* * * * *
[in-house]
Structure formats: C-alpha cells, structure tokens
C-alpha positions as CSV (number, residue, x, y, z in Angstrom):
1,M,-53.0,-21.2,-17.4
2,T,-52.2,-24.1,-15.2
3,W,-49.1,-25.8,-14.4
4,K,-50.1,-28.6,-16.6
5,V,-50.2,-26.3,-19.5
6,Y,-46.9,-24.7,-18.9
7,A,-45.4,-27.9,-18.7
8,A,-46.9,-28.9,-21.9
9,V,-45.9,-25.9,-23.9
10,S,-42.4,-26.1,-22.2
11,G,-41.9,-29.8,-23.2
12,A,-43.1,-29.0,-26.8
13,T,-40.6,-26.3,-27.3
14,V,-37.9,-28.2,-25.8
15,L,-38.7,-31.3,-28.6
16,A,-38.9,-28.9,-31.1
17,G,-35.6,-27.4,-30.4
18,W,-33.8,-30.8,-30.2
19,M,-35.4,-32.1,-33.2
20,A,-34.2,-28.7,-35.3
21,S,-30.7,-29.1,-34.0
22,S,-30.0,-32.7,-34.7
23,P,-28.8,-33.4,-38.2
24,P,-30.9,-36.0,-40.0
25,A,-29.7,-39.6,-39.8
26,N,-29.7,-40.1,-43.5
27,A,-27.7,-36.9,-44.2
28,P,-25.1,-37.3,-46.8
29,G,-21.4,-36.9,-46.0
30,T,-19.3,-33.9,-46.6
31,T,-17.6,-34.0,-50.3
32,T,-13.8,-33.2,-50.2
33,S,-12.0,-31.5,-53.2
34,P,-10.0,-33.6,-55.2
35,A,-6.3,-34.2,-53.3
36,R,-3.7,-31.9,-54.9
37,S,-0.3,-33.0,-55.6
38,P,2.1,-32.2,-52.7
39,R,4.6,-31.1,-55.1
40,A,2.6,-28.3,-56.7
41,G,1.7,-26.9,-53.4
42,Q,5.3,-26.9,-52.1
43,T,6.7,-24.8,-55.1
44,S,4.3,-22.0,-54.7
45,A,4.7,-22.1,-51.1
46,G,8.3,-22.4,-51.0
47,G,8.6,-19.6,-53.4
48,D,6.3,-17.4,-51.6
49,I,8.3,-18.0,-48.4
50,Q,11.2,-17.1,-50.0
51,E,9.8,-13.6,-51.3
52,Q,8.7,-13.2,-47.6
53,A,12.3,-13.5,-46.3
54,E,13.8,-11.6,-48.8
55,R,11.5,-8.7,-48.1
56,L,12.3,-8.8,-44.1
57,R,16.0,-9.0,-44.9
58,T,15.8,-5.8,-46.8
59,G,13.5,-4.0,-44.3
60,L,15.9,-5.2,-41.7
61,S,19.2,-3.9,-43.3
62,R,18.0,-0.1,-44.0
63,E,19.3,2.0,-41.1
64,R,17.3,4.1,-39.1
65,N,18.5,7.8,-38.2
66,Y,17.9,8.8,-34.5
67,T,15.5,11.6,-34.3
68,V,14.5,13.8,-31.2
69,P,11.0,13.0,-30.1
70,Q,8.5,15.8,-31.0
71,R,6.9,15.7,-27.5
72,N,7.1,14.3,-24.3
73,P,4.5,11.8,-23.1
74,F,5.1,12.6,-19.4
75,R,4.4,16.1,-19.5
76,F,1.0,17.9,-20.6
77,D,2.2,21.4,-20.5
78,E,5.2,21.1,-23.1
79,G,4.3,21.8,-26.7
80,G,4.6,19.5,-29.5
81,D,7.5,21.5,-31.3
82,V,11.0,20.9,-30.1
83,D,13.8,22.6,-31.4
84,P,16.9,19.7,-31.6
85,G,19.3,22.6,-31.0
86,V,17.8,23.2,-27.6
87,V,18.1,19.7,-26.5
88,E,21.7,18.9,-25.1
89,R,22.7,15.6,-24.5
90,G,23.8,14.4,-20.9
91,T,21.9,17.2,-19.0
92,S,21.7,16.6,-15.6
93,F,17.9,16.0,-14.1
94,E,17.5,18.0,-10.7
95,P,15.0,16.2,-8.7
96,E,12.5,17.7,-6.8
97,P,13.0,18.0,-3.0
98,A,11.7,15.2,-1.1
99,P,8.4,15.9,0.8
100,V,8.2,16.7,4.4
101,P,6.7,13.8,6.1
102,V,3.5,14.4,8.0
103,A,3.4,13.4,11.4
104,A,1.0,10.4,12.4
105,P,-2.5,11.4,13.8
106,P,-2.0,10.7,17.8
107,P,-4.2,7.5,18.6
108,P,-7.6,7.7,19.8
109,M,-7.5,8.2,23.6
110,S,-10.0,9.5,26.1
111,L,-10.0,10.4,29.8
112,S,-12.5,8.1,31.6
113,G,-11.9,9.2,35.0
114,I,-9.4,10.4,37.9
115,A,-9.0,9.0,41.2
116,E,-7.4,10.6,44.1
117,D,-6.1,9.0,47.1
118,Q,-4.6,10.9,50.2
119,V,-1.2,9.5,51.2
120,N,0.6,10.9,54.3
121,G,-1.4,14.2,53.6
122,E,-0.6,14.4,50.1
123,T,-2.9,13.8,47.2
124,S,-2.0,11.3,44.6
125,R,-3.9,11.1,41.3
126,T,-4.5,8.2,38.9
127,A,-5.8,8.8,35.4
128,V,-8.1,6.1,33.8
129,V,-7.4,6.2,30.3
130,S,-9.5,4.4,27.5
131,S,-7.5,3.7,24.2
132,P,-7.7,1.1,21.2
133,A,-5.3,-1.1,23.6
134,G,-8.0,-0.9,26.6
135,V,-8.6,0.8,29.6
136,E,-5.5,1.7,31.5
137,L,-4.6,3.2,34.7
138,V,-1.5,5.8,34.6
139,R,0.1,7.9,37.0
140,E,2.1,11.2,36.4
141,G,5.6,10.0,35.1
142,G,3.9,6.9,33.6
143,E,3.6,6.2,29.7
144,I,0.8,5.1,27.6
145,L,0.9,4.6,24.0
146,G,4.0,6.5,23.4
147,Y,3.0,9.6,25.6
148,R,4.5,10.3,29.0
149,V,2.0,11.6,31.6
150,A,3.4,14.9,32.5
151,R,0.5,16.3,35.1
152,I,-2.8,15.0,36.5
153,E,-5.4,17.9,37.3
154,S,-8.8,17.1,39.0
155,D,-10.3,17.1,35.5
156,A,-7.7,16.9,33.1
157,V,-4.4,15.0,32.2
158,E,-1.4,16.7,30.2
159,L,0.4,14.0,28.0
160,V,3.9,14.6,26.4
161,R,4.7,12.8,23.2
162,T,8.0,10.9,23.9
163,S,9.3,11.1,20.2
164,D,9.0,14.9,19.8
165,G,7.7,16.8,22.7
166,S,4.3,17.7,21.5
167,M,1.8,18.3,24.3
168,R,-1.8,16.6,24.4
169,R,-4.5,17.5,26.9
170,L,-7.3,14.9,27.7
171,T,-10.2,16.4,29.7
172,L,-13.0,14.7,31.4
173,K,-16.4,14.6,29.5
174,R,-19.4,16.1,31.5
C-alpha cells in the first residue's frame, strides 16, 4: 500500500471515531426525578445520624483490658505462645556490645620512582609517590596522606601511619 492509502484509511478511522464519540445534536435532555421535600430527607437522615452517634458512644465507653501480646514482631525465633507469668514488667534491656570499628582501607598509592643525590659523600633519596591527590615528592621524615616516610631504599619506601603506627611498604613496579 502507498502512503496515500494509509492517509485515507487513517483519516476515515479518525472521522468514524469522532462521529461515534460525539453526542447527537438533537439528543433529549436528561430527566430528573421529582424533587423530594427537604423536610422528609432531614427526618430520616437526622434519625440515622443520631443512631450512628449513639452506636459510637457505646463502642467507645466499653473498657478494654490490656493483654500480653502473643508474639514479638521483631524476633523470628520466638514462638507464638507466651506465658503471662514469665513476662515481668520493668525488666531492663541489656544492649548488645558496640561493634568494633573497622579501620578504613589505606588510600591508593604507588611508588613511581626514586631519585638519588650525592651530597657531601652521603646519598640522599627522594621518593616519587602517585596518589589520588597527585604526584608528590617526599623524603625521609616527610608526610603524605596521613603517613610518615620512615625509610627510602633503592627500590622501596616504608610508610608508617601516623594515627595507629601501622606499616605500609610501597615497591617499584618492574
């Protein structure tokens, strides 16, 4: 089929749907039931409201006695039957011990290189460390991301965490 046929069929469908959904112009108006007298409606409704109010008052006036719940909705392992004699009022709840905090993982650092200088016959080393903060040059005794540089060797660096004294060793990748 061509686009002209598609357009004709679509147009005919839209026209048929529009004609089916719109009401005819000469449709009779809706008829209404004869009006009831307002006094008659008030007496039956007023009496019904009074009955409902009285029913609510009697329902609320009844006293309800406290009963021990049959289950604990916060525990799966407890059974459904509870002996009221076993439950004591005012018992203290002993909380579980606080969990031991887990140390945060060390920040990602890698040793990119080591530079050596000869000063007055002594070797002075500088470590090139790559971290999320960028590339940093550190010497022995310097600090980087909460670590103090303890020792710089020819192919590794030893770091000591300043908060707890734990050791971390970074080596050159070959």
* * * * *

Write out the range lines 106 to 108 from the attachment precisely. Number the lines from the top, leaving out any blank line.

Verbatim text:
103,A,3.4,13.4,11.4
104,A,1.0,10.4,12.4
105,P,-2.5,11.4,13.8